Celebrity

How Matthew Morrison Became TikTok's Favorite Villain

The Glee actor is experiencing a "renaissance" of hate on the platform. Now, TikTok creators explain why.

Matthew Morrison's mere existence has set TikTok aflame.
Carin Baer/Fox-Tv/Kobal/Shutterstock

Life amid COVID has been marked by isolation, but for a community on TikTok there's one thing that still unites them during this difficult year: hating Matthew Morrison. The Glee actor has become a beacon of derision on the platform over the past few months, and NBC’s announcement that Morrison would be returning to the screen in a live musical production of The Grinch was like throwing gasoline on the community’s already fiery roasts of the actor. As a result, Matthew Morrison TikTok quickly outgrew its irony-fueled corner of the internet and has started a glorified For You Page invasion, with Morrison content popping up on the feeds of users who aren’t even sure who this man is or why so many people seem to hate him.

So, how did we get here? And why is the internet so fixated on dunking on an actor whose most notable role ended when Obama was still in office? We spoke to the creators behind the anti-Matthew Morrison movement to find out how a meme gets made.

How the “renaissance of hate” began

TikTok has always been home to a strong Glee community, one which has never shied away from taking aim at Morrison’s character, the breakdancing McKinley High glee club coach Will Schuester. But for the most part, the target of fans’ ire remained on the fictional character and the videos rarely circulated beyond the echo chamber of Glee TikTok. That all changed this fall when Matthew Morrison TikTok was officially — and somewhat unintentionally — founded by Carleigh Spence, a 24-year-old TikToker better known as @teenscientist.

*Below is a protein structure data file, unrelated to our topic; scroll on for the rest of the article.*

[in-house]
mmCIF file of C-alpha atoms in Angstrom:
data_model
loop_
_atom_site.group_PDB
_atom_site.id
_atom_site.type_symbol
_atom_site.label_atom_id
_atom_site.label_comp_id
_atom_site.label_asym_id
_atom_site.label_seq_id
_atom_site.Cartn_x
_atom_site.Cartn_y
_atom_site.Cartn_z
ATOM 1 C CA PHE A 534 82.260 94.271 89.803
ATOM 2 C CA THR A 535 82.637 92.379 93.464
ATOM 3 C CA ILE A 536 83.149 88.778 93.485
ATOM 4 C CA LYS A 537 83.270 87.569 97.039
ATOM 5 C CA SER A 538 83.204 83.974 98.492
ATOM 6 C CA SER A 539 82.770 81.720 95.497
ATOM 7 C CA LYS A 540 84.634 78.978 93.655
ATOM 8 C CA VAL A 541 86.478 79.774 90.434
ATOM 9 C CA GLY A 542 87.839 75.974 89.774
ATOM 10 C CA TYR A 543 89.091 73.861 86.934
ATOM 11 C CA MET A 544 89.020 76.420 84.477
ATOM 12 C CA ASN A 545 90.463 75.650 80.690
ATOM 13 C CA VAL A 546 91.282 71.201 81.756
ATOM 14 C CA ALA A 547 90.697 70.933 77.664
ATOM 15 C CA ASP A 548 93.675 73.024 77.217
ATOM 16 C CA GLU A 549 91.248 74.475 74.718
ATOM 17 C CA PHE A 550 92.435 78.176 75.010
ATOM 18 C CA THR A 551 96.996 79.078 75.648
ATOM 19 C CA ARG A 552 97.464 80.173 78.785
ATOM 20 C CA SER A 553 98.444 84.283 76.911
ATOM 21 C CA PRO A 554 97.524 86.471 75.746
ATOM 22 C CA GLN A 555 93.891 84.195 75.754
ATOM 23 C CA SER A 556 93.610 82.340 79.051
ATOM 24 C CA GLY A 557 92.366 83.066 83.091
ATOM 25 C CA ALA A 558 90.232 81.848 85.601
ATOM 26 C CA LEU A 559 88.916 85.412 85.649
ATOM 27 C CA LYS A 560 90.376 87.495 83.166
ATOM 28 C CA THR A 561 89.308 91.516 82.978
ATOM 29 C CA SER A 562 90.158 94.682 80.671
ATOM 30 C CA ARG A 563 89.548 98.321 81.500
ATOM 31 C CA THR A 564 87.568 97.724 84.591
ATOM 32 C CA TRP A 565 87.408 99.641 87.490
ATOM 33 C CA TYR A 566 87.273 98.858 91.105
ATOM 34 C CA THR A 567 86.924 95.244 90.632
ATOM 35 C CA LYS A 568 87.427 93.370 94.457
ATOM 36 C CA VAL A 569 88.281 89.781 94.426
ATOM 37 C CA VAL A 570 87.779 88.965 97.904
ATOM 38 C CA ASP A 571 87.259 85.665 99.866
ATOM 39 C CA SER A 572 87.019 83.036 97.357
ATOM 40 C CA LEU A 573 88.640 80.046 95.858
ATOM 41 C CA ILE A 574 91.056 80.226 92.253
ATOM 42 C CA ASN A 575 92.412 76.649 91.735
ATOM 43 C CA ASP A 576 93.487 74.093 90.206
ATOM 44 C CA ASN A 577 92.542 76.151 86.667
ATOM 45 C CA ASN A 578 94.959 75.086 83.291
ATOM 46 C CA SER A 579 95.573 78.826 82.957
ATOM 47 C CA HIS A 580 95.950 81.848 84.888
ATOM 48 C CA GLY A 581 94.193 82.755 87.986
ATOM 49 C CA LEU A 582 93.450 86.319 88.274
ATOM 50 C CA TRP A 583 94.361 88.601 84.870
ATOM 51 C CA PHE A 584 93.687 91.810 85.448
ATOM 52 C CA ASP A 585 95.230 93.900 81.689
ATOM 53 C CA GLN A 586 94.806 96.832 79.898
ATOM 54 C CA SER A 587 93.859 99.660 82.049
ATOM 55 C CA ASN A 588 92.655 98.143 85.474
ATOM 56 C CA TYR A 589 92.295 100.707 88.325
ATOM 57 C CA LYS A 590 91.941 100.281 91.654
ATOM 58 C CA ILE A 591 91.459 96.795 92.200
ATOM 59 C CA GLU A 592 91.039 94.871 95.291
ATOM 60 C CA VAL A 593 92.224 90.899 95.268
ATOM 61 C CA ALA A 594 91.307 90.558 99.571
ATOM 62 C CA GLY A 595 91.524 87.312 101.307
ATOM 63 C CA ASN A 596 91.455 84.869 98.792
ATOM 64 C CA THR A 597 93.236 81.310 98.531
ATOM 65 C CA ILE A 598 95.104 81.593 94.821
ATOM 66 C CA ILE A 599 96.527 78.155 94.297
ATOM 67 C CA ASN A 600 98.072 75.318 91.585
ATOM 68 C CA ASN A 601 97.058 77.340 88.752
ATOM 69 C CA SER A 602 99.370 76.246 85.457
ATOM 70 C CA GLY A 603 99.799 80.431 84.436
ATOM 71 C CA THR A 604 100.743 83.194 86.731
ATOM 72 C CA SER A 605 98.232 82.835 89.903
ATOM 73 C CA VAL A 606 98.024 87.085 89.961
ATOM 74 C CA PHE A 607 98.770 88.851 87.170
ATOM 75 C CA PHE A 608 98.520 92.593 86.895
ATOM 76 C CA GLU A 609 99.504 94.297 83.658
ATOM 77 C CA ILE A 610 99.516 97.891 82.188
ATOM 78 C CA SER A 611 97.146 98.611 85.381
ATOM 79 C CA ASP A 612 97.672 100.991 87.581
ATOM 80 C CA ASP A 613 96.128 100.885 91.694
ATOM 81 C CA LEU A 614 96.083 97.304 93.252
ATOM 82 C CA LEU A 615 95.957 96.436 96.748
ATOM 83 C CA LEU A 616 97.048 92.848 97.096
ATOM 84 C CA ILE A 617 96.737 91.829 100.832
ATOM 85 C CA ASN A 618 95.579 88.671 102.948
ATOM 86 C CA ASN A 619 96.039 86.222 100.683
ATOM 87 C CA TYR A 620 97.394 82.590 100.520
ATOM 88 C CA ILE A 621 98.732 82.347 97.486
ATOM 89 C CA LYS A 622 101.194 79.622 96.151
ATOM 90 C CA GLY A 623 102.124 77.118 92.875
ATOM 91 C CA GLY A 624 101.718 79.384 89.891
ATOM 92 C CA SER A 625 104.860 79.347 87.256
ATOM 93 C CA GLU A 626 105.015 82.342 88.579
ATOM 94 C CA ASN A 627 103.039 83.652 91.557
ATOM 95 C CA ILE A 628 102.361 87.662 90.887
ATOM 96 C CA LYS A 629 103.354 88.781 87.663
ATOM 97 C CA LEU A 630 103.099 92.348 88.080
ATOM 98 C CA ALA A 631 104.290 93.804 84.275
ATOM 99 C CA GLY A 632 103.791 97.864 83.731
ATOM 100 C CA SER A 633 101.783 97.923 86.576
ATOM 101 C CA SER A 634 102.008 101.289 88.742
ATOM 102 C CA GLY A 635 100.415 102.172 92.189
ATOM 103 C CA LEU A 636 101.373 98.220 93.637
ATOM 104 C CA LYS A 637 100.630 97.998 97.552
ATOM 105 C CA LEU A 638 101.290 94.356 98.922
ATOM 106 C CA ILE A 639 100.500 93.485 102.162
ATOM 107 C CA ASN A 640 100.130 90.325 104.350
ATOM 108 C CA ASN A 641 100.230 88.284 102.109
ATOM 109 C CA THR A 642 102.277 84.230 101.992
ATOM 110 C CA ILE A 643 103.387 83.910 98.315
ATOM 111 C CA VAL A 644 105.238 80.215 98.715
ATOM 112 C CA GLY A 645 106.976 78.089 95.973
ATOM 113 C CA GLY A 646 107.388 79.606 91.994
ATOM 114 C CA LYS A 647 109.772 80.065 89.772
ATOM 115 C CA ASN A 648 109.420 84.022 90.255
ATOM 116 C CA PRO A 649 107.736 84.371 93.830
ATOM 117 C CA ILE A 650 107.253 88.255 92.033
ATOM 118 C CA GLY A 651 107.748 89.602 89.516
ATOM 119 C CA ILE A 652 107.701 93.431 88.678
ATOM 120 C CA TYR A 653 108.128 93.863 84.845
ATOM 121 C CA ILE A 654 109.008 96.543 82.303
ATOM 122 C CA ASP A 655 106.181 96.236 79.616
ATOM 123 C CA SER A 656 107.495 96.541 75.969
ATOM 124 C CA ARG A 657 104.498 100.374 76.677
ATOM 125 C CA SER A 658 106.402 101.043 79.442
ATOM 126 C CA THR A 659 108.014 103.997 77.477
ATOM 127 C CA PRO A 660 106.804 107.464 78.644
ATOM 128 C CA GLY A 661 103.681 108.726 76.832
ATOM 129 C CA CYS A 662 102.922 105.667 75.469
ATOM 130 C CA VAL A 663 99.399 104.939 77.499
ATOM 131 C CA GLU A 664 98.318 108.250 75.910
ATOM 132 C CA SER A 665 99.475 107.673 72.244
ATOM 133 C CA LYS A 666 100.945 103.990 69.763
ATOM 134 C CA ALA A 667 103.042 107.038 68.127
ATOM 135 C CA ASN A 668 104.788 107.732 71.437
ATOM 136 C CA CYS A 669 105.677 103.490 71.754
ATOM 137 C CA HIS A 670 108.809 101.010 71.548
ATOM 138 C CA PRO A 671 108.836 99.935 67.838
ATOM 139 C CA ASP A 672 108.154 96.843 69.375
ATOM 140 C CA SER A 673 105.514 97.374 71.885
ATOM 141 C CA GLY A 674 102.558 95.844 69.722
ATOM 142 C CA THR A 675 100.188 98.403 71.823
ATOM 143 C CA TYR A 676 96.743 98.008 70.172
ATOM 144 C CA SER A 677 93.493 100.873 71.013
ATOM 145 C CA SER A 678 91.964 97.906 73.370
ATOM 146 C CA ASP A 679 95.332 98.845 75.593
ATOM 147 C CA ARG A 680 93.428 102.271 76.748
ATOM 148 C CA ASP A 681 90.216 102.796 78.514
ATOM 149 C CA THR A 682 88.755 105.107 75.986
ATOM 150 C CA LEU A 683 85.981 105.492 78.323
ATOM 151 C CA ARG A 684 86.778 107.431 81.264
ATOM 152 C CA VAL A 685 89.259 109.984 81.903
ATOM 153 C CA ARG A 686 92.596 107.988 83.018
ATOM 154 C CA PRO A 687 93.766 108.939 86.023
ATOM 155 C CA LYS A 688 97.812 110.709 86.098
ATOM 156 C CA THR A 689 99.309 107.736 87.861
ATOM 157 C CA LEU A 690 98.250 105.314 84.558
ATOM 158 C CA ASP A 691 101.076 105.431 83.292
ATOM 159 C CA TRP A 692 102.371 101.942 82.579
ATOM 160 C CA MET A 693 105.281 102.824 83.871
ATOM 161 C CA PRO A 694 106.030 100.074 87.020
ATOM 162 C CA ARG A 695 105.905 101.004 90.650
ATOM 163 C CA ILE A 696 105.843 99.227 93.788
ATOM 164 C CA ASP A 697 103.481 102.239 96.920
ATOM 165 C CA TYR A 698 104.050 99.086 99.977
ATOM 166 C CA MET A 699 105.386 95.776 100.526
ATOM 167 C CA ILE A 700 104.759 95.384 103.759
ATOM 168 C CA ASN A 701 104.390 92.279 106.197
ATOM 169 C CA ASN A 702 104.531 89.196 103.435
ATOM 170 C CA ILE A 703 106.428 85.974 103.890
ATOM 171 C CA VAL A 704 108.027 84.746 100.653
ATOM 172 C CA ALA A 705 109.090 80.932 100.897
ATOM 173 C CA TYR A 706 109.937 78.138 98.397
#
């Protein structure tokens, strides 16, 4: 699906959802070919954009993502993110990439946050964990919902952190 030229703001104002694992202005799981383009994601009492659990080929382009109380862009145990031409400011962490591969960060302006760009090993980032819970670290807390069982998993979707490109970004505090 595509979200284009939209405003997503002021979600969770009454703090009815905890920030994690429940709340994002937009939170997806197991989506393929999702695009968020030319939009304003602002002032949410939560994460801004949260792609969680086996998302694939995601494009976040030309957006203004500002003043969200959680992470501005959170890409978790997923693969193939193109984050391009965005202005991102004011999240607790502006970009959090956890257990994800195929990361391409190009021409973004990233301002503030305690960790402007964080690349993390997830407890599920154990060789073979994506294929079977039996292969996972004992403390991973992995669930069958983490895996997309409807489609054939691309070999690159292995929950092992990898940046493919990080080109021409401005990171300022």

Spence, a musical theater grad with 210,000 followers, posted her first Matthew Morrison video on Sept. 4 after coming across her dad’s playbill from Hairspray, in which Morrison originated the role of Link from 2002 through 2004. Seeing Morrison’s headshot sparked an “instinctual repulsion” toward the actor, so the former Gleek decided to channel this into content. “I had this idea for a video where it seems really nice and I want well wishes for everyone except for him,” Spence recalls. That’s when she came up with the concept of “an unspoken vendetta from me to him that he would never know about.”

The first video Spence posted about the actor — in which she ragefully declares everyone should have access to healthcare besides Morrison — didn’t initially resonate strongly with users. But Spence was so confident in the concept that she tried the format again three days later, this time sharing a reminder that everyone, other than Morrison of course, should drink water that day. “Stay dehydrated, you sick f*ck!” she screams over footage of herself blacking out Morrison’s face in a photograph.

The video went viral, landing 2.1 million views, breaking Spence’s previous channel record and creating an entirely new brand for her as The Girl Who Hates Matthew Morrison. (Spence has since posted nearly two dozen Morrison-related videos, including a three-part series in which she pretends to have been kidnapped by the actor and held hostage in his basement.) But Spence’s content succeeded not only because of her impressive commitment to the bit — that she really, really hates Matthew Morrison — but because her own amplified animosity toward the actor inspired a similar reaction in viewers, despite many of them not having come across Morrison’s work since Glee ended in 2015.

"I definitely think she started the trend of the renaissance of Matthew Morrison hatred," explains Nicole Ciravolo, 22, an actor, screenwriter, and popular TikToker. Spence’s TikToks, she says, "just have such a pure hatred and rage in them that I think it kind of ignited that in everybody else who saw them."